by Merlin Hernandez

In the typical sophistry of the young, my daughter who has just started college, proposed to justify a flirtation with PR as a career. Her point about the value of PR in restoring trust in the market after a crisis was a good one as it can assure continued profitability. This brings to mind the situation in which BP found itself after the Gulf disaster in 2010 and resultant falling stock prices. Serious questions arose about BP’s risk management oversights vis-à-vis the company’s cost-cutting measures over the previous two years – an ethical problem. BP set about immediate clean up as was to be expected but maintained an emphasis on “unlocking value in the portfolio” (Robert Dudley, BP CEO).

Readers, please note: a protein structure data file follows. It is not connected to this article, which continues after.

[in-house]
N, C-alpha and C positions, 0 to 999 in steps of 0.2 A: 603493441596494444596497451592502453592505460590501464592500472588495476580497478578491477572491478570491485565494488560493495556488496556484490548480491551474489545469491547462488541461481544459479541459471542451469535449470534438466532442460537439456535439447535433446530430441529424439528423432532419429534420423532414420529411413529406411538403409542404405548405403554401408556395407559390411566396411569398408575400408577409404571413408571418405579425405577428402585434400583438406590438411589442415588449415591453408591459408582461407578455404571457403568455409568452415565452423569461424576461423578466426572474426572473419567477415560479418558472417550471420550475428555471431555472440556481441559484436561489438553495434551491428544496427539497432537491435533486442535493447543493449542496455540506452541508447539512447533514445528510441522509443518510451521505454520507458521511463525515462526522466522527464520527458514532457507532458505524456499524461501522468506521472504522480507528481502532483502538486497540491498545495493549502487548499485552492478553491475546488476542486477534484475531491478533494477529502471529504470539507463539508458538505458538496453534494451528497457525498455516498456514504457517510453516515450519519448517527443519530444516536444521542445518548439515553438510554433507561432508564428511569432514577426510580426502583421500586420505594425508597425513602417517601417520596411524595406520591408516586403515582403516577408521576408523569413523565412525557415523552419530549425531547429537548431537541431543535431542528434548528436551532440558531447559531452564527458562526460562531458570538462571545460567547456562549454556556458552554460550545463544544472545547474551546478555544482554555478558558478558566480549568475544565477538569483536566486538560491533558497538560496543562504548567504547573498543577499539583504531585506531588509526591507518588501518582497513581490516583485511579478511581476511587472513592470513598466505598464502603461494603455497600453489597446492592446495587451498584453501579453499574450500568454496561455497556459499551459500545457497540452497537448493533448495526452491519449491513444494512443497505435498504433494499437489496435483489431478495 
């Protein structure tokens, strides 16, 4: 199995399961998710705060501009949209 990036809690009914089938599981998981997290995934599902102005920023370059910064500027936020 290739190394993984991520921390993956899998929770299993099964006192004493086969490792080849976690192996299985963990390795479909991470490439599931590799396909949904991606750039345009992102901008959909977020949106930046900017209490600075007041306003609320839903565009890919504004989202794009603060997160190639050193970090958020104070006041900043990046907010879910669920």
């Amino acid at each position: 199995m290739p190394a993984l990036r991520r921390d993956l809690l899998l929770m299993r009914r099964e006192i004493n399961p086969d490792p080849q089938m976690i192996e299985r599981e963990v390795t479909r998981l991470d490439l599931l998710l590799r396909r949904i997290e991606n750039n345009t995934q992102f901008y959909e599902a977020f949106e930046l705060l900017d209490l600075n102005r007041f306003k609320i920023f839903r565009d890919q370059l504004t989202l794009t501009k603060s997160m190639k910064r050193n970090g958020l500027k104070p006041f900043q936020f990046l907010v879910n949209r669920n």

Despite the negative publicity, BP ramped up its cost-cutting perspective globally to show quarterly profits and win back investor confidence. It was a strategy of cost-cutting, developing new oil and gas prospects, finding ways to take advantage of OPEC’s reduced output, and trading shares at a significant discount on the combined value of its assets – all about restoring trust in the market. Once the company remained on a good financial footing, BP had the resources to restore the damage in the Gulf and prove itself to be a good and ethical corporate citizen. The dilemma might have been what comes first, the ethics or the profits? Seen the BP sponsored ads for a rejuvenated Gulf recently? Genius!